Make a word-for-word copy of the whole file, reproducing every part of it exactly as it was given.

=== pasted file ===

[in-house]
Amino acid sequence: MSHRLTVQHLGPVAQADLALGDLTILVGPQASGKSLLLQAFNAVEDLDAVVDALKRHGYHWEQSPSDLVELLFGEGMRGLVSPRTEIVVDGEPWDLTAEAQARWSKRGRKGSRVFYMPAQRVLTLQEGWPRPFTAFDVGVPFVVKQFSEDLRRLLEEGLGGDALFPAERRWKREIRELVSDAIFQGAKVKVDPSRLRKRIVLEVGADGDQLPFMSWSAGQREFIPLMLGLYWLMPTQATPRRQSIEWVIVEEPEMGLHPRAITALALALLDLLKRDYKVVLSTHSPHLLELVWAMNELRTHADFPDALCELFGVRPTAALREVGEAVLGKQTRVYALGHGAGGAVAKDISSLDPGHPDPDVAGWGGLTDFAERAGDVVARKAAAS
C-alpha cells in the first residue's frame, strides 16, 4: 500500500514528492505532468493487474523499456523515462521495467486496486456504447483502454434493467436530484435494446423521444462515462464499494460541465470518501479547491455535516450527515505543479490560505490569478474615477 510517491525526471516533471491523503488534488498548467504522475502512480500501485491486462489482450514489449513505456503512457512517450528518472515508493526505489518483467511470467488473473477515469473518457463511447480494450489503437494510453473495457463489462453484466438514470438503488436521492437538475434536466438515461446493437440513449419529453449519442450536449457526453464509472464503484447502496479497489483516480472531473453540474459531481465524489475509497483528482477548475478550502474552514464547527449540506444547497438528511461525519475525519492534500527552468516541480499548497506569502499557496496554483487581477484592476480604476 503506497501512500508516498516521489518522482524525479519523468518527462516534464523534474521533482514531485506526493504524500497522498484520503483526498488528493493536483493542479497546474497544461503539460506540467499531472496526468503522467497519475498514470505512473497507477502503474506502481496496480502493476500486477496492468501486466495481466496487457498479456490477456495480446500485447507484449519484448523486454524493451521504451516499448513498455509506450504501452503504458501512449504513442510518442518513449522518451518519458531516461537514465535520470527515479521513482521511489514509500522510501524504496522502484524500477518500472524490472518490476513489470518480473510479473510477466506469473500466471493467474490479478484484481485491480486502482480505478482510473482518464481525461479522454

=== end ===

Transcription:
[in-house]
Amino acid sequence: MSHRLTVQHLGPVAQADLALGDLTILVGPQASGKSLLLQAFNAVEDLDAVVDALKRHGYHWEQSPSDLVELLFGEGMRGLVSPRTEIVVDGEPWDLTAEAQARWSKRGRKGSRVFYMPAQRVLTLQEGWPRPFTAFDVGVPFVVKQFSEDLRRLLEEGLGGDALFPAERRWKREIRELVSDAIFQGAKVKVDPSRLRKRIVLEVGADGDQLPFMSWSAGQREFIPLMLGLYWLMPTQATPRRQSIEWVIVEEPEMGLHPRAITALALALLDLLKRDYKVVLSTHSPHLLELVWAMNELRTHADFPDALCELFGVRPTAALREVGEAVLGKQTRVYALGHGAGGAVAKDISSLDPGHPDPDVAGWGGLTDFAERAGDVVARKAAAS
C-alpha cells in the first residue's frame, strides 16, 4: 500500500514528492505532468493487474523499456523515462521495467486496486456504447483502454434493467436530484435494446423521444462515462464499494460541465470518501479547491455535516450527515505543479490560505490569478474615477 510517491525526471516533471491523503488534488498548467504522475502512480500501485491486462489482450514489449513505456503512457512517450528518472515508493526505489518483467511470467488473473477515469473518457463511447480494450489503437494510453473495457463489462453484466438514470438503488436521492437538475434536466438515461446493437440513449419529453449519442450536449457526453464509472464503484447502496479497489483516480472531473453540474459531481465524489475509497483528482477548475478550502474552514464547527449540506444547497438528511461525519475525519492534500527552468516541480499548497506569502499557496496554483487581477484592476480604476 503506497501512500508516498516521489518522482524525479519523468518527462516534464523534474521533482514531485506526493504524500497522498484520503483526498488528493493536483493542479497546474497544461503539460506540467499531472496526468503522467497519475498514470505512473497507477502503474506502481496496480502493476500486477496492468501486466495481466496487457498479456490477456495480446500485447507484449519484448523486454524493451521504451516499448513498455509506450504501452503504458501512449504513442510518442518513449522518451518519458531516461537514465535520470527515479521513482521511489514509500522510501524504496522502484524500477518500472524490472518490476513489470518480473510479473510477466506469473500466471493467474490479478484484481485491480486502482480505478482510473482518464481525461479522454